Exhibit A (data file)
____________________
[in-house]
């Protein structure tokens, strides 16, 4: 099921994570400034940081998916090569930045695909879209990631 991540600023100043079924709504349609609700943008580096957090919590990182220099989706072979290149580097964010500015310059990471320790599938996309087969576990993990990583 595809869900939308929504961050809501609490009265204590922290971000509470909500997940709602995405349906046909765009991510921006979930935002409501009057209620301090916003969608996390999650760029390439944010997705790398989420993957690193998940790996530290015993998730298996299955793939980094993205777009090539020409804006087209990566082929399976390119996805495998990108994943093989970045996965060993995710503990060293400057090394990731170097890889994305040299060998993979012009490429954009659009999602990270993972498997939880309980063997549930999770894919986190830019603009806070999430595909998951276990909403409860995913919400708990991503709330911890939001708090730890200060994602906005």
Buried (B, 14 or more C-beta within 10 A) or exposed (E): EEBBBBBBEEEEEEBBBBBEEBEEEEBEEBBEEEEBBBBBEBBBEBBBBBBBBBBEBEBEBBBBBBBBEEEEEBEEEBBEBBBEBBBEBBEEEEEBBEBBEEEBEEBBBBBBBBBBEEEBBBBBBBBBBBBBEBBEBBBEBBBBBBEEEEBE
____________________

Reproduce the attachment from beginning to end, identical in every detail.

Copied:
[in-house]
């Protein structure tokens, strides 16, 4: 099921994570400034940081998916090569930045695909879209990631 991540600023100043079924709504349609609700943008580096957090919590990182220099989706072979290149580097964010500015310059990471320790599938996309087969576990993990990583 595809869900939308929504961050809501609490009265204590922290971000509470909500997940709602995405349906046909765009991510921006979930935002409501009057209620301090916003969608996390999650760029390439944010997705790398989420993957690193998940790996530290015993998730298996299955793939980094993205777009090539020409804006087209990566082929399976390119996805495998990108994943093989970045996965060993995710503990060293400057090394990731170097890889994305040299060998993979012009490429954009659009999602990270993972498997939880309980063997549930999770894919986190830019603009806070999430595909998951276990909403409860995913919400708990991503709330911890939001708090730890200060994602906005």
Buried (B, 14 or more C-beta within 10 A) or exposed (E): EEBBBBBBEEEEEEBBBBBEEBEEEEBEEBBEEEEBBBBBEBBBEBBBBBBBBBBEBEBEBBBBBBBBEEEEEBEEEBBEBBBEBBBEBBEEEEEBBEBBEEEBEEBBBBBBBBBBEEEBBBBBBBBBBBBBEBBEBBBEBBBBBBEEEEBE